Due to their adaptation to a parasitic mode of life, some families of insects of the order Hymenoptera have become a group of organisms best adapted to exploiting their hosts (Cônsoli & Vilson 2009) by providing rates of parasitism adequate for control of flies (Crespo et al. 1998; Skovgard & Nachman 2004; Birkemoe et al. 2009). Generally the success of parasitism depends on the genes transferred at oviposition or produced during the development of offspring (Penacchio & Strand 2006). The use of parasitoids approaches the goal of searching for an alternative for the problem of super populations of flies because it is a safe method, is easy to use, and is low in cost (Silveira et al. 1989; Carvalho et al. 2003).

The microhymenopteran Spalangia endius Walker, 1839 (Hymenoptera, Pteromalidae), is a solitary species that parasitizes pupae and can be found associated with species in the families Muscidae, Calliphoridae, Sarcophagidae and Tephritidae (Diptera) (Carvalho et al. 2003). They are also found in manure and decomposing organic material. The egg, larval and pupal stages of S. endius develop in the interior of the host pupa, where after approximately three weeks they emerge as adult wasps (Rueda & Axtell 1985). Inundative release of S. endius is an efficient practice and produces suppression of populations of flies in confinement facilities of cattle, poultry and swine (Morgan et al. 1975; Inciso & Castro 2007).

Even though there is knowledge about a large number of species of parasitoids of flies, there is a scarcity of information about their biological characteristics, and these characteristics are fundamental to success in rearing them. Due to the effectiveness of this parasitoid and having a plan as to which stages of development occur inside the fly puparium, this work describes some aspects of the developmental phenology of S. endius. These characteristics are important because they permit optimum storage of the parasitoid.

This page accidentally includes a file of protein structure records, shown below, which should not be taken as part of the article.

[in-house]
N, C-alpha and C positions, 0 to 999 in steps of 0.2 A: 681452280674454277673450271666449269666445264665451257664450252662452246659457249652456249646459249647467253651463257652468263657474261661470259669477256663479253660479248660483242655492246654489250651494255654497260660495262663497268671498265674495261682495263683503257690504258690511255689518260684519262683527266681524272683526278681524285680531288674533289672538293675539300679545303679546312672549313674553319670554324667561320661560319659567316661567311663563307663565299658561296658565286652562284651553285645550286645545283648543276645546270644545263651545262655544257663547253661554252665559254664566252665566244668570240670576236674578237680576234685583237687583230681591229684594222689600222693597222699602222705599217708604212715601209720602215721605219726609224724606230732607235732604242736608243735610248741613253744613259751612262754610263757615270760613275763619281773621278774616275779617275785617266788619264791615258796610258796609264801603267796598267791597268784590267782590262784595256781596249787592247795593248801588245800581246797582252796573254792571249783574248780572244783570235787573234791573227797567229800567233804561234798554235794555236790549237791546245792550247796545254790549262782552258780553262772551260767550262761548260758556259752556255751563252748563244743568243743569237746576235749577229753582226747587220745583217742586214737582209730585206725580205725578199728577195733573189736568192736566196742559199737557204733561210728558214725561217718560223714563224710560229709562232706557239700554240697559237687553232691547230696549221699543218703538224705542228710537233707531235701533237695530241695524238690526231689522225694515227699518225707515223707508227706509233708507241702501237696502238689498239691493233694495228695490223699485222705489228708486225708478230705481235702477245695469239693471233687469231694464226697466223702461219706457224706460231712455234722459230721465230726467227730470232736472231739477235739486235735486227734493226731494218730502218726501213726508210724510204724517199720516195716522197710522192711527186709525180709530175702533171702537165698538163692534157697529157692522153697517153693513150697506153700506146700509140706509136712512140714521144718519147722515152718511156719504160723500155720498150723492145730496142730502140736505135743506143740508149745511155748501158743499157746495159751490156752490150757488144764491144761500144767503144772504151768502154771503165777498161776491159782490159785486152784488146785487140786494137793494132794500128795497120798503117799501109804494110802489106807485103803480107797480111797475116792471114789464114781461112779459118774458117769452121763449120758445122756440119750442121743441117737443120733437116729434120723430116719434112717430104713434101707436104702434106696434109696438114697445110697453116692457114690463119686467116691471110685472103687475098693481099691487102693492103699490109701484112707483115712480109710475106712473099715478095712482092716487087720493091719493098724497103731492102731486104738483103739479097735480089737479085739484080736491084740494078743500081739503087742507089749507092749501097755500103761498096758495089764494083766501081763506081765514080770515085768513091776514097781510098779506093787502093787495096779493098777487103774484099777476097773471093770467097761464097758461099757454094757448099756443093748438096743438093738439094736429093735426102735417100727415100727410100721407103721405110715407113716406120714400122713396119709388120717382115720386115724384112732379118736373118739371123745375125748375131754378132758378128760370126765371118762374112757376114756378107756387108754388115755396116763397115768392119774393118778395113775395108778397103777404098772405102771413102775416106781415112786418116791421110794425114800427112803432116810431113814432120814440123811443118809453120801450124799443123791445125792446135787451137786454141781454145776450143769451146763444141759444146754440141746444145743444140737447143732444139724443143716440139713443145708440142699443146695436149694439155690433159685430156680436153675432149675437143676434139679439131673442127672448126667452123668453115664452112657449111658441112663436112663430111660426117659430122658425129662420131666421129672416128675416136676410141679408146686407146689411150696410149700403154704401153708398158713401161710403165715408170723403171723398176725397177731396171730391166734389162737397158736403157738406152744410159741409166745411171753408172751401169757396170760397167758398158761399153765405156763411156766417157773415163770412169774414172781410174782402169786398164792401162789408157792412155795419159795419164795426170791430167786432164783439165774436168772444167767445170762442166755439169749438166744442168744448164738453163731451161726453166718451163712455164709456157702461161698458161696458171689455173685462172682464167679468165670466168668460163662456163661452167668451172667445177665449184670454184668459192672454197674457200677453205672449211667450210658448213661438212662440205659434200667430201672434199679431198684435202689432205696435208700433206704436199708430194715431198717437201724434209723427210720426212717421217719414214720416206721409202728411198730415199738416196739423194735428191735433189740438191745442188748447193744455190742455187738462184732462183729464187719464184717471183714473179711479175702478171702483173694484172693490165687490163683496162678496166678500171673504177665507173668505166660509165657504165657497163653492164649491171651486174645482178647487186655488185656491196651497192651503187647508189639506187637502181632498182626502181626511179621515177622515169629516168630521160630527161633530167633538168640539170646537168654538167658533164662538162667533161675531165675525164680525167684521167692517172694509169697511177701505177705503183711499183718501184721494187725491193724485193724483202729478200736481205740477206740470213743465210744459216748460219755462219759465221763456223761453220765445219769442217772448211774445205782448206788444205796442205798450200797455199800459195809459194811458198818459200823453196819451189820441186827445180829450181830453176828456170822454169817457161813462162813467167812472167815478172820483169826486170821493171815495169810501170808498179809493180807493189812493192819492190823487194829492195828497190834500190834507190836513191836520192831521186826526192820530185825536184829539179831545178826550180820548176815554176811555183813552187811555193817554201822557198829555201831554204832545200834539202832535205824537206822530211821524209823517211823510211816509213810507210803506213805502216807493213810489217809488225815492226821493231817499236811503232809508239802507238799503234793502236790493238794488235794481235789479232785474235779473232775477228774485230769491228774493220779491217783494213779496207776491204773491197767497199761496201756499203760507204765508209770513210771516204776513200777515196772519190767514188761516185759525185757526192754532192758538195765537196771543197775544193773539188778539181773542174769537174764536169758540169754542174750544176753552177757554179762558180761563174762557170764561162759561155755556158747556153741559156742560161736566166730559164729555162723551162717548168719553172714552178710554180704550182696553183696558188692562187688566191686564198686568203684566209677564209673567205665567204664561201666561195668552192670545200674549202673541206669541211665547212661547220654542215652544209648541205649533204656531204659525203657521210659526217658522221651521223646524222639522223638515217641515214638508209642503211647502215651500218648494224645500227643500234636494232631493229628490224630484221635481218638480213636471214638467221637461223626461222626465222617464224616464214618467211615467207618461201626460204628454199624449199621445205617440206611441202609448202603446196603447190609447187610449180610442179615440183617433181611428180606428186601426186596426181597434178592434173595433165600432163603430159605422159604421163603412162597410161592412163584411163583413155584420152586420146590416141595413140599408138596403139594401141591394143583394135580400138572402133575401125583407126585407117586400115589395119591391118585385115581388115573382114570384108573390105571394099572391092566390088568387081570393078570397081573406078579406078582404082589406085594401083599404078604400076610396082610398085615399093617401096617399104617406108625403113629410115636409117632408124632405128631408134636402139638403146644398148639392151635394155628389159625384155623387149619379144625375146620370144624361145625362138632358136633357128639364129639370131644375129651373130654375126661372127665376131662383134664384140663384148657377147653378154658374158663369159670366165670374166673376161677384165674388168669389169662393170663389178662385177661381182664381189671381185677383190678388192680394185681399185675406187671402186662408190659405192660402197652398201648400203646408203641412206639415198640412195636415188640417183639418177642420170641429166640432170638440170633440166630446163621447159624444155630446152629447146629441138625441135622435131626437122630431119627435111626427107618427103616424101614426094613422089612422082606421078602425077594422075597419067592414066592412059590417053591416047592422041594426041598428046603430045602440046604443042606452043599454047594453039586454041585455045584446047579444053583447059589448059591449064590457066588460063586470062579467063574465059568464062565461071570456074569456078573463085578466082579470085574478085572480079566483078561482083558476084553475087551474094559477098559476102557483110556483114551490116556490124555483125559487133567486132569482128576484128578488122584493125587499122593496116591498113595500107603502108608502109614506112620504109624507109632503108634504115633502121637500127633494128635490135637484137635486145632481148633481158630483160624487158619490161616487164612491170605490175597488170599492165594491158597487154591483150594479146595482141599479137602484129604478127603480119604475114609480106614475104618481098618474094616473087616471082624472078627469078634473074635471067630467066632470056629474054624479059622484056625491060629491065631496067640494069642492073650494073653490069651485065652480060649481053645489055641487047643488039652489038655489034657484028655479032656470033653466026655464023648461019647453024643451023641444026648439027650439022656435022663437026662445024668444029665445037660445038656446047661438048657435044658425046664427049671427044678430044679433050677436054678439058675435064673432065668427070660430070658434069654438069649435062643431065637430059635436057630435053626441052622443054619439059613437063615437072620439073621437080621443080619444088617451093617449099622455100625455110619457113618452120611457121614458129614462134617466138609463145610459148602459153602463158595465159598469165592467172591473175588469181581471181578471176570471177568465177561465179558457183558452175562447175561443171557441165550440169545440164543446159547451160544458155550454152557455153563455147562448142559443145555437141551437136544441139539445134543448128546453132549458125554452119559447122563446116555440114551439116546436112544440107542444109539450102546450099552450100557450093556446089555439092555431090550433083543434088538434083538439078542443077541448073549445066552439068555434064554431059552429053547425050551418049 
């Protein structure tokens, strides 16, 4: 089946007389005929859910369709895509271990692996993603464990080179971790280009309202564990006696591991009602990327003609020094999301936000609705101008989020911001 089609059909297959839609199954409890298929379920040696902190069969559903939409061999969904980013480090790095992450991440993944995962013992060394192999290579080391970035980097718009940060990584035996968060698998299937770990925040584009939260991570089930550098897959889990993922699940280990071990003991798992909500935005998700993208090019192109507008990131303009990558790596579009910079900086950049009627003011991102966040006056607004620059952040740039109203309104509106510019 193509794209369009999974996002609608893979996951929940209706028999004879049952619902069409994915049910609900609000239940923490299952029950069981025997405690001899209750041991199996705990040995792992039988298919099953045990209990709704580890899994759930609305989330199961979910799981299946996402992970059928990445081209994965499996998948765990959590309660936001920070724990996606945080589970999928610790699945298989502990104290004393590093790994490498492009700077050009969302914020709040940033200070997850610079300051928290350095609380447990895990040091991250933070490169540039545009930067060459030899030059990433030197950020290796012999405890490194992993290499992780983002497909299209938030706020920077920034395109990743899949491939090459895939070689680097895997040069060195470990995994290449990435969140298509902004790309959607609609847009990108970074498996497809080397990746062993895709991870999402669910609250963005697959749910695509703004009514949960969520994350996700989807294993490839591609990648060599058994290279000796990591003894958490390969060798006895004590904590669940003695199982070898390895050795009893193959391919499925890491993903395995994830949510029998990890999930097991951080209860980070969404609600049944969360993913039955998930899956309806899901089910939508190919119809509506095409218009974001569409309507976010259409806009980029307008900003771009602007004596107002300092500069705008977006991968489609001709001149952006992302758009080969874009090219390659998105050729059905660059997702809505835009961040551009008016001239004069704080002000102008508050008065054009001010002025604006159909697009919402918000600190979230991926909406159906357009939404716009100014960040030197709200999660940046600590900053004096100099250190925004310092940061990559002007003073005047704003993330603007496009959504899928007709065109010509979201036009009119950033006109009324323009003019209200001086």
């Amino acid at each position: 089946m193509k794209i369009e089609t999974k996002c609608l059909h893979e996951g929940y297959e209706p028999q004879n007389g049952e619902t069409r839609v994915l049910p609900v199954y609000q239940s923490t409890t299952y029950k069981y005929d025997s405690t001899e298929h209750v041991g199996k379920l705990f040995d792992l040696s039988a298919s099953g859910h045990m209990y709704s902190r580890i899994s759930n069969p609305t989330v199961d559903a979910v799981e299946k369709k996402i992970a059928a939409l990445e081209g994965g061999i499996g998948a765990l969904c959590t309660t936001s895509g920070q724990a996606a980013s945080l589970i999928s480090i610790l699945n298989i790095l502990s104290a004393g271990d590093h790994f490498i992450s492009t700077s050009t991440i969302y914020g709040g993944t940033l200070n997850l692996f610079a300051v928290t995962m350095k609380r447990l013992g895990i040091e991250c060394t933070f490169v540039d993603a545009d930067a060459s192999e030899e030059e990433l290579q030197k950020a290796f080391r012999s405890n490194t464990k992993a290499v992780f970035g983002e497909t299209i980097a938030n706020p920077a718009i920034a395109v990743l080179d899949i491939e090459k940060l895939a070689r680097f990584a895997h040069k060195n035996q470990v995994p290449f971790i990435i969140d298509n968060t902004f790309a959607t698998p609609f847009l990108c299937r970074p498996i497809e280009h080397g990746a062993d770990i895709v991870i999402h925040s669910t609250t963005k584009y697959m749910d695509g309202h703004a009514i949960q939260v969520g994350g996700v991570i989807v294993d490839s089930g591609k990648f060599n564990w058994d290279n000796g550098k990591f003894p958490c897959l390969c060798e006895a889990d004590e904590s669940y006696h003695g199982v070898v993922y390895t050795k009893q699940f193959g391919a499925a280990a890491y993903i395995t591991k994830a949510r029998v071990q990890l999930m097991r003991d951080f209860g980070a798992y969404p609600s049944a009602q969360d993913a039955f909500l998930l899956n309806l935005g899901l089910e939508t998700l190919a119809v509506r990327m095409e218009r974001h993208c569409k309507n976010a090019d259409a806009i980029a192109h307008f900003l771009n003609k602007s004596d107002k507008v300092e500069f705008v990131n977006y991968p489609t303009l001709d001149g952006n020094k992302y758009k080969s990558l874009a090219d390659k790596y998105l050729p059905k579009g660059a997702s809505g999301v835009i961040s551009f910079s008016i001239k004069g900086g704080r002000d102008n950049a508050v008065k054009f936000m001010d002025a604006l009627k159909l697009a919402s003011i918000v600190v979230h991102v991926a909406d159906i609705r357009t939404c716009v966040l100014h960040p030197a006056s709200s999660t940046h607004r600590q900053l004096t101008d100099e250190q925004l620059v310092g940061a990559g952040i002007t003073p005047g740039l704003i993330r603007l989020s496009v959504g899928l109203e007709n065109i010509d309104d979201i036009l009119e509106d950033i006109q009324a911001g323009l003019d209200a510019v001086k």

Observation of the time and development of each instar can be used to decide which of them undergoes diapause and in this manner make conservation feasible and subsequently the synchrony of the emergence of the parasitoids. These aspects are important in mass rearing and inundative releases of S. endius as an alternative biological control in the implementation of integrated control in confined animal environments.



A previously-established colony of Musca domestica and one of Spalangia endius were maintained in climate chambers with photophase of 12 hours, temperature of 26 ± 2ºC and relative humidity > 70%.

Adult M. domestica were maintained in screen cages and fed a diet of meat flour and refined sugar. In order to obtain the egg masses a substrate consisting of meat flour, sawdust and water was made available. The egg masses obtained were transferred to larger containers with the same substrate as above in greater quantities and deposited in a collection funnel. As the larvae completed their development they abandoned the funnel and fell into a container with moist sawdust after which they were transferred to 800 mL flasks where adult emergence occurred.

Adult S. endius were maintained in three-liter flasks and fed a 40% solution of honey and water. Recently formed M. domestica pupae were made available for oviposition, and following exposure, maintained in closed containers until emergence of the parasitoids.

During the course of the experiment 360 M. domestica pupae were exposed to 15 pairs of the parasitoid for oviposition. The pupae were 24 to 48 hours old and they remained available for a period of two days and maintained in a B.O.D. chamber at 26 ± 2ºC, humidity > 70% and photophase of 12 hours. Fifteen pupae were dissected daily and photographed, the eggs and first instars with a microscope equipped with phase contrast digital camera, and the later larger larvae and pupae with a stereomicroscope from the Department of Microbiology of the Biology Institute in order to evaluate the morphological stage and period of development of the hymenopterans.



The microhymenopteran Spalangia endius had a period of incubation of nearly 24 hours at 26± 2ºC, humidity > 70% and photophase of 12 hours. The eggs appeared transparent and elongated (Fig. 1).